Given that the potential energy of a particle in 2D space is $$V(x, y) = \frac{1}{2}k(x^2 + y^2),$$ find the equations of motion and show they are circular orbits.

Substituting $r^2 = x^2 + y^2$, I was able to get to the general solution of

$\vec{r}(t) = \vec{C}_1\cos{(\omega t)}+\vec{C}_2\sin{(\omega t)}$

via the fact that $\vec{F} = -\frac{\partial{\vec{V}}}{\partial{r}}$ and understand the process. However, the next step, says to rewrite this equation as

$\vec{r}(t) = \vec{b}_1\cos{(\omega t - \theta)} + \vec{b}_2\sin{(\omega t - \theta)}$

where $\vec{b}_1 = \vec{C}_1\cos{\theta} + \vec{C}_2\sin{\theta}$ and

$\vec{b}_2 = \vec{C}_2\cos{\theta} - \vec{C}_1\sin{\theta}$

In order to find the orbits.

I'm not sure where this substitution is coming from. Any hints/help would be greatly appreciated.

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    $\begingroup$ Hi and welcome to the Physics SE! Please note that we don't answer homework or worked example type questions. Please see this Meta post on asking homework/exercise questions and this Meta post for "check my work" problems. $\endgroup$ – John Rennie Aug 27 '18 at 4:23
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    $\begingroup$ This is for self-study. I'm a 42 year-old police officer reading "The Theoretical Minimum". Not for a college class. Either way, any sort of assistance would be helpful. $\endgroup$ – lhoernle Aug 27 '18 at 5:54
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    $\begingroup$ ...and this is from the provided solutions manual on the official website. Just trying to make sense of it. $\endgroup$ – lhoernle Aug 27 '18 at 6:02
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    $\begingroup$ @JohnRennie I would like to write an answer to this question as it stands which explains in simple terms what the solution is rather than go through the mathematical derivation. I believe that once that is done the mathematical derivation will have more meaning. If you look at the solution then perhaps you will agree that it is rather lacking in explanation of the physical principles involved? madscitech.org/tm/slns/l5e2.pdf I am all for helping a self-learner and perhaps lowering the bar a little? $\endgroup$ – Farcher Aug 27 '18 at 23:00
  • $\begingroup$ I figured it had to do with the trigonometric angle addition identities; however, I've attempted to reconstruct this looking at the solution and am missing a step in the process. For instance, why are we adding the phase shift? $\endgroup$ – lhoernle Aug 28 '18 at 12:46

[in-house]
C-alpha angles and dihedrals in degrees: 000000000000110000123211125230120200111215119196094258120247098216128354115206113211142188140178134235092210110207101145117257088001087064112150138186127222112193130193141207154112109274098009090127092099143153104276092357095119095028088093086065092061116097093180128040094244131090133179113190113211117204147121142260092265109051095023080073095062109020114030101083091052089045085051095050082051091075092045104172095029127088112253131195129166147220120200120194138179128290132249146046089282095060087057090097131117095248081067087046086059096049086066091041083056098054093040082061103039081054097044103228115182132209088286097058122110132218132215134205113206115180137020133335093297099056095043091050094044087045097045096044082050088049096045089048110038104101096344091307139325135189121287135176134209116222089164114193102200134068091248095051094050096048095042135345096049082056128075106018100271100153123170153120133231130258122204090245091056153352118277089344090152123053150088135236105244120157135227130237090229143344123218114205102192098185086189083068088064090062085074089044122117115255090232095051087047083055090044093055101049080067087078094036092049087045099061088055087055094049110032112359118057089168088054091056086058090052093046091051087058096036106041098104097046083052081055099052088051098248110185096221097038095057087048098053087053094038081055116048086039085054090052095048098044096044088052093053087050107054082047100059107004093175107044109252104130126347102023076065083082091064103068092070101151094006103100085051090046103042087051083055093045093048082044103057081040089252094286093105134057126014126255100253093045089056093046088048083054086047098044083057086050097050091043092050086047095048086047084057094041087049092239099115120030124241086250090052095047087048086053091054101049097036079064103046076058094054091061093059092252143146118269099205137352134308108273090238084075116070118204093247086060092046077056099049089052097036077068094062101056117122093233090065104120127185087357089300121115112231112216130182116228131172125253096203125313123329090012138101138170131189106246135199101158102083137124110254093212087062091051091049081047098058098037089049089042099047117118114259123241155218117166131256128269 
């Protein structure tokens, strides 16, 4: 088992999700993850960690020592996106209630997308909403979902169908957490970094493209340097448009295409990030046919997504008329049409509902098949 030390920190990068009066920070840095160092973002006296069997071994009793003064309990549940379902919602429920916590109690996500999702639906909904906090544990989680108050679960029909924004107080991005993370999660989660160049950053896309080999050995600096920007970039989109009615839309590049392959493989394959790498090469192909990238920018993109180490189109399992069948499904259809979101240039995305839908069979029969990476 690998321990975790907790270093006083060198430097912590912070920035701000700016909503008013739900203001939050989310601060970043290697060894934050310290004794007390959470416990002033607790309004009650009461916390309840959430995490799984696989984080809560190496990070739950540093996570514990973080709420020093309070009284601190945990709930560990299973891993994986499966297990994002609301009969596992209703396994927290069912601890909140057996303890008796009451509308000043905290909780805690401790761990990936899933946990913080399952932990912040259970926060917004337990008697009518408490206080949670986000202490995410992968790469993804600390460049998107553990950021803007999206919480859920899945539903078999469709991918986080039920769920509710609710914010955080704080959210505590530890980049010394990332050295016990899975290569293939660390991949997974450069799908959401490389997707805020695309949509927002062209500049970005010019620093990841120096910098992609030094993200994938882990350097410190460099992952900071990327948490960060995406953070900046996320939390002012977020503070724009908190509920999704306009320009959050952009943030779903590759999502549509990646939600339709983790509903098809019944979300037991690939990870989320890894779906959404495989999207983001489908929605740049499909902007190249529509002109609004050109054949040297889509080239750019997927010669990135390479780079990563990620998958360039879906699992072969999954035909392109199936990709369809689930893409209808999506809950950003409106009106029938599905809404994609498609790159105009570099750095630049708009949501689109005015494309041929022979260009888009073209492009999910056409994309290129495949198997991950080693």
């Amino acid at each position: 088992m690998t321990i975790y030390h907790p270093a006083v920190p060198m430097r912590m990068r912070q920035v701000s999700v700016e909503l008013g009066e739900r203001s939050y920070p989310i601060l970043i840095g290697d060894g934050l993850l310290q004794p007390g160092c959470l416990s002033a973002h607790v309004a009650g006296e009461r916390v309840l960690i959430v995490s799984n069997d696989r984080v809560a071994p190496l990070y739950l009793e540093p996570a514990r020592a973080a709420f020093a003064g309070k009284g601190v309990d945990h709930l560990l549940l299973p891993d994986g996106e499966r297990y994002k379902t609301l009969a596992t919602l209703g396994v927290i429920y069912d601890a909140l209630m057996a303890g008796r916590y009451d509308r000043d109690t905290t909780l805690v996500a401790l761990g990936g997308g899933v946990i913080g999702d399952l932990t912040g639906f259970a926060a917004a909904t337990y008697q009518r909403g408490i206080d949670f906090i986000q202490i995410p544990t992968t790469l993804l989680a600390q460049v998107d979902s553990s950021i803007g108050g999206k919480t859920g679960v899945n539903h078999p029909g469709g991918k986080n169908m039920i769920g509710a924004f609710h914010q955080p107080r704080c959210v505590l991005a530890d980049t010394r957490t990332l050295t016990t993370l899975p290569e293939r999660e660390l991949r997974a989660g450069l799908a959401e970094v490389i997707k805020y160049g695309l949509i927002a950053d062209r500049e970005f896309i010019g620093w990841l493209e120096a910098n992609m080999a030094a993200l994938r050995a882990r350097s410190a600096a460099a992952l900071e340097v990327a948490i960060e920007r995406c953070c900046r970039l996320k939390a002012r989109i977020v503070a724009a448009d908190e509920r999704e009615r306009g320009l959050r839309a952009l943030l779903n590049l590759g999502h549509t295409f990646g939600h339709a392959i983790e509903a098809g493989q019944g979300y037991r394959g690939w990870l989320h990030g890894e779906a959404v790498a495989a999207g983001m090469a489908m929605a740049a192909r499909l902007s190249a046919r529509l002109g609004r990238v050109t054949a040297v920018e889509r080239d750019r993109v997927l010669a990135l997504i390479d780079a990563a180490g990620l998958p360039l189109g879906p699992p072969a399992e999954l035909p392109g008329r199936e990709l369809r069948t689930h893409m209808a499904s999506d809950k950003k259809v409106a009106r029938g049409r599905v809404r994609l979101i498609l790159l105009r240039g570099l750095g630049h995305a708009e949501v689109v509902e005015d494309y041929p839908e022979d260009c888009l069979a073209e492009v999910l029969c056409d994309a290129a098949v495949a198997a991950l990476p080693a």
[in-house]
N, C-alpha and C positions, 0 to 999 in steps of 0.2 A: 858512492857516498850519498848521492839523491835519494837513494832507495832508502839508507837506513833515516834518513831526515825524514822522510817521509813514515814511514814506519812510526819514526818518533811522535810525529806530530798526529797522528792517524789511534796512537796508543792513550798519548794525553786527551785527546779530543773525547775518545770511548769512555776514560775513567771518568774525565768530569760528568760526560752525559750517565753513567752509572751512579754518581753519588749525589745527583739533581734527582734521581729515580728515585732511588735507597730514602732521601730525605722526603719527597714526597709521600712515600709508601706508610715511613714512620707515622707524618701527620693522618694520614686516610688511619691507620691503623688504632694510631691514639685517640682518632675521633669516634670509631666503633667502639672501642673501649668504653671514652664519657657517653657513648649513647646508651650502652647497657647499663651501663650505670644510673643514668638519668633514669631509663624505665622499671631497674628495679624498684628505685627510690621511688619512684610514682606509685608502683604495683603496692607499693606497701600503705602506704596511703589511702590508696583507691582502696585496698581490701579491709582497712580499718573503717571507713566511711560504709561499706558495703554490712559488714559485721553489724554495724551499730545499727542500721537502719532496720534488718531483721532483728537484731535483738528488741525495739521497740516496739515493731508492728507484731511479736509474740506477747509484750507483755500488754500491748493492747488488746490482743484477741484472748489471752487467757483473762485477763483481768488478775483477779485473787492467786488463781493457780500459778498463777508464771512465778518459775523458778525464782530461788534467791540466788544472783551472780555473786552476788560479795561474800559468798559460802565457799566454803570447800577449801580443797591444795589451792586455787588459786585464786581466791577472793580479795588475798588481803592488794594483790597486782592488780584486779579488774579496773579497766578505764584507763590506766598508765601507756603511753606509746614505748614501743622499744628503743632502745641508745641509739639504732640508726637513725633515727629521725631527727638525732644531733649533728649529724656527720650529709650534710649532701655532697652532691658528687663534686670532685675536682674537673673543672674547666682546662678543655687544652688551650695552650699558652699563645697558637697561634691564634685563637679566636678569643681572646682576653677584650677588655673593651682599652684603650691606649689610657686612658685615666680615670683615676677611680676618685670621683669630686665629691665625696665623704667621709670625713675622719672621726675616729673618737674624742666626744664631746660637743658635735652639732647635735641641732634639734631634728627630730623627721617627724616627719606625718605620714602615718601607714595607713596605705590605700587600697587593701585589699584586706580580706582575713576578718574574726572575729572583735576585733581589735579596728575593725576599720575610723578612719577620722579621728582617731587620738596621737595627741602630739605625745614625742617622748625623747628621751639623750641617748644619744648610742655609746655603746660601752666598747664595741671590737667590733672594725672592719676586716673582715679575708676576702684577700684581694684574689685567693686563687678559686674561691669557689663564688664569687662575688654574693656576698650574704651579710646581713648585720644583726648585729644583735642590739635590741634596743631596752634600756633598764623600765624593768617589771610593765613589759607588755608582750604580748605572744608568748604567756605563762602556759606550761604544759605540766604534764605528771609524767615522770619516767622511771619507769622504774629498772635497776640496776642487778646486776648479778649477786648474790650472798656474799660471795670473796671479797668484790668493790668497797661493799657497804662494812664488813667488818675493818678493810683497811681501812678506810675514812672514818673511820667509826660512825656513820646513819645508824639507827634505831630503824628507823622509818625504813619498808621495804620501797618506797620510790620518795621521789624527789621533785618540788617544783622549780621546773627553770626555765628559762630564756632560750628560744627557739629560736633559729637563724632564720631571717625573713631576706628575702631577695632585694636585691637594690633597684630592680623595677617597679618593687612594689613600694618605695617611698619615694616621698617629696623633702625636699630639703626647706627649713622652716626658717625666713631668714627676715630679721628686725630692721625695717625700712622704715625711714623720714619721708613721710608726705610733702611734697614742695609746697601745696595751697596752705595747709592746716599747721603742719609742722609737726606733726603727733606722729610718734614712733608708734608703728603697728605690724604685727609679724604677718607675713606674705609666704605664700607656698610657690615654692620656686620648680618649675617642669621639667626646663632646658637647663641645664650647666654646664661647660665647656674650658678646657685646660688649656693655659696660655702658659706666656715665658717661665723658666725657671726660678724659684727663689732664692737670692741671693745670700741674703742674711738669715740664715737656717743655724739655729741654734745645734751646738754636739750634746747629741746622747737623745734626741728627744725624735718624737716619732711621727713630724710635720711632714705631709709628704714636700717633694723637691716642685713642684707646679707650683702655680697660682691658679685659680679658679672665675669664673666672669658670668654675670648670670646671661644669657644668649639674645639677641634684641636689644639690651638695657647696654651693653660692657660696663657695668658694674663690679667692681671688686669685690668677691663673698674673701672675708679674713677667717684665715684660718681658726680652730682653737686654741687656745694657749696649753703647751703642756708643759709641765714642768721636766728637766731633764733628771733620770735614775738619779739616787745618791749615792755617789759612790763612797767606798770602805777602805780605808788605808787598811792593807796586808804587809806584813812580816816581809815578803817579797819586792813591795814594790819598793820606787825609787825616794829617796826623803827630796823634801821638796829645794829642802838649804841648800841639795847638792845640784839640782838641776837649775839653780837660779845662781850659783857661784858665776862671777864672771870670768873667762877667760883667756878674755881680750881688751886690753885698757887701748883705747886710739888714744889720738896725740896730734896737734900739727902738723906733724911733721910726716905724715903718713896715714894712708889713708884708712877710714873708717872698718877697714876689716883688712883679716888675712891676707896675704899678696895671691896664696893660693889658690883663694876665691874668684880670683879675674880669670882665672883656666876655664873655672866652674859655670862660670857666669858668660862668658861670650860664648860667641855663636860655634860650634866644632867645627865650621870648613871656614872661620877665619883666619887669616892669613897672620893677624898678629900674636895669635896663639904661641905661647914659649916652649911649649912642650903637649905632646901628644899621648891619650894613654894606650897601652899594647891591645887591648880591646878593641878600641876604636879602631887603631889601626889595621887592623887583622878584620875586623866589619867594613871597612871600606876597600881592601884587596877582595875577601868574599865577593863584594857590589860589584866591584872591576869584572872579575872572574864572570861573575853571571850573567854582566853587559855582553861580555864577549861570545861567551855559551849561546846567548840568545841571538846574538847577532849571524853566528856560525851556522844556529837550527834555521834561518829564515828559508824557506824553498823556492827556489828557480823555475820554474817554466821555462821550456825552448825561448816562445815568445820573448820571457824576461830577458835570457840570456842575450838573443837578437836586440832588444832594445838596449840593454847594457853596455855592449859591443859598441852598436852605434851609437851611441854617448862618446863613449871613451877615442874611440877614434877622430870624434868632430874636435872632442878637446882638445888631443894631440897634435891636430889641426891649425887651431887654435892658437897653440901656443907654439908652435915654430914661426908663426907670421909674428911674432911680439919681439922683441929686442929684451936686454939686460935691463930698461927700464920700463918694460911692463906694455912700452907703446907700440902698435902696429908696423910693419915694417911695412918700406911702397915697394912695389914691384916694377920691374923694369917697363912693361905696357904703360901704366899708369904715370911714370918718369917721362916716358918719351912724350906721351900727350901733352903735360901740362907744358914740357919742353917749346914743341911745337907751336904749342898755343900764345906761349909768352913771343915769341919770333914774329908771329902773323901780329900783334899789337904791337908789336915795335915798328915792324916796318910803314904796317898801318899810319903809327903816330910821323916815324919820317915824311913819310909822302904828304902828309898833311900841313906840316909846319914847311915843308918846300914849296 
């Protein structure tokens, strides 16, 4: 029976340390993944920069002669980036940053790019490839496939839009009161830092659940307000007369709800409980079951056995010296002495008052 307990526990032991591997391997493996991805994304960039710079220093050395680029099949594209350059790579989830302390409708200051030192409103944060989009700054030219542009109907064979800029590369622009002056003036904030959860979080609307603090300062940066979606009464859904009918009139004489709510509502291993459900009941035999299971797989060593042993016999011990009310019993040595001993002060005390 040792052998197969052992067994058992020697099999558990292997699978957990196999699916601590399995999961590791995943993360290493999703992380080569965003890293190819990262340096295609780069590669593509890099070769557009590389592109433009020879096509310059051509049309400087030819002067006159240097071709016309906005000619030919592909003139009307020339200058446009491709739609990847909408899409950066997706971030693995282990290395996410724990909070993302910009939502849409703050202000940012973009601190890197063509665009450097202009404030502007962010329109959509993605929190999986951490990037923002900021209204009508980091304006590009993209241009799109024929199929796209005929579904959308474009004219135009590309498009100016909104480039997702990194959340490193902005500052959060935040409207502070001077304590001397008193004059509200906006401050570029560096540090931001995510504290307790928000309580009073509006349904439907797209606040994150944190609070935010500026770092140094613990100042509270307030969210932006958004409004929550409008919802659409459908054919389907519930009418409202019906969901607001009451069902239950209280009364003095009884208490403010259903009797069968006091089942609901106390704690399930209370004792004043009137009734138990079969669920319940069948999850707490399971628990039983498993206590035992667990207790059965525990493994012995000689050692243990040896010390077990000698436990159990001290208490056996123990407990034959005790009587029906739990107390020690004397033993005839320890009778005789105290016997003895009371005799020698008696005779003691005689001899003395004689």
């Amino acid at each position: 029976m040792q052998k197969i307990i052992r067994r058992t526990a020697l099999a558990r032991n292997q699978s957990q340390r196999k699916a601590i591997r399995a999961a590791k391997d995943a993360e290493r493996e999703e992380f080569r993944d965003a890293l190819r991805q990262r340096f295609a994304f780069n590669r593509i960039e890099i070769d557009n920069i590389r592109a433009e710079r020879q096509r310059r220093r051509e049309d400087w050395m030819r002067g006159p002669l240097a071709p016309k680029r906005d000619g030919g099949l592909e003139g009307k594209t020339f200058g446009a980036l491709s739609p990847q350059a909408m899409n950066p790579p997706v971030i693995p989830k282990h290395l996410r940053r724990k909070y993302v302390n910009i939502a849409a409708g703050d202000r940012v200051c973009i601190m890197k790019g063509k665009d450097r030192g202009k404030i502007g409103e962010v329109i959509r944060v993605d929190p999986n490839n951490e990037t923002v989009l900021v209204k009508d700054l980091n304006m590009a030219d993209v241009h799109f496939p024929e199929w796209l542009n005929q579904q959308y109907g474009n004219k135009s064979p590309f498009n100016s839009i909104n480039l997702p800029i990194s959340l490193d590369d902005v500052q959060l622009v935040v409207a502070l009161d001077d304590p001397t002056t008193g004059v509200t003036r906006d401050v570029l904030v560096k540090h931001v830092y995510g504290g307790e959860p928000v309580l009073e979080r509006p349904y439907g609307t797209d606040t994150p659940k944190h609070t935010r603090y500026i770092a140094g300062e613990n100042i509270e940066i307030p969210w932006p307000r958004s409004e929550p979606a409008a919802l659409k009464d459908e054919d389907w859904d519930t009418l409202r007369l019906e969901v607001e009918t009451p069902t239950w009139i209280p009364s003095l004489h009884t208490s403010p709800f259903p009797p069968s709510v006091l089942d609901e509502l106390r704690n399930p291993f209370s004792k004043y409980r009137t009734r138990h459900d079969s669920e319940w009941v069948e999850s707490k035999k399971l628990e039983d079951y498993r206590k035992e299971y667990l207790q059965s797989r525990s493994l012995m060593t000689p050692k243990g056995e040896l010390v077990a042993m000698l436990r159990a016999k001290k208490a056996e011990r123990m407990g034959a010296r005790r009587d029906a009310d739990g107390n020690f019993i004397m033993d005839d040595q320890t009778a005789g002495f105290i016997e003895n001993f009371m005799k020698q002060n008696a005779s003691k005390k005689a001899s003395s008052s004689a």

There are a lot of ways to combine trigonometric functions like sine and cosine to get these kinds of expressions, and it's worth your while learning as much as possible about manipulating these functions as it will keep cropping up.

I'd encourage you to read as much as possible of Wikipedia's page on trigonometric identities and try working with the expressions for practice.

In your case you'll need to get used to the very important angle sum rules :

$$sin(a\pm b)= sin(a)cos(b)\pm cos(a)sin(b)$$


$$cos(a\pm b) = cos(a)cos(b)\mp sin(a)sin(b)$$

This should point you in the direction you need. I really can't repeat how important it is to get to grips with the trigonometric functions if you want to press ahead with self study of physics. They crop up over and over again. Basic knowledge of e.g. Taylor series and calculus is also worth acquiring if you don't already have it. In a University course they'll typically make taking supporting mathematics classes (and exams) mandatory so your maths skills keep pace with what the physics theory requires.

This is for self-study. I'm a 42 year-old police officer reading "The Theoretical Minimum". Not for a college class. Either way, any sort of assistance would be helpful.

Note when we say "homework policy" on Physics SE, we're including any question where the poster would be expected to find out the answer themselves and do basic research to find the answer. This is to encourage people to do their own thinking as well as discourage the people who think it's a "do my homework for me" website - we do get those.

  • $\begingroup$ I was about to write a comment like this, thanks. Indeed the two expressions are equivalent. I do find it a bit odd that they bother to introduce $\theta$ though, because in the second form of the solution, the $2 \times 2 +1$ constants in $\vec{b}_1, \vec{b}_2$ and $\theta$ are not all independent, in terms of the $2 \times 2$ initial conditions. I suppose there is a reason in the textbook for them to do this but seems a bit unnatural to me. $\endgroup$ – secavara Aug 27 '18 at 11:30

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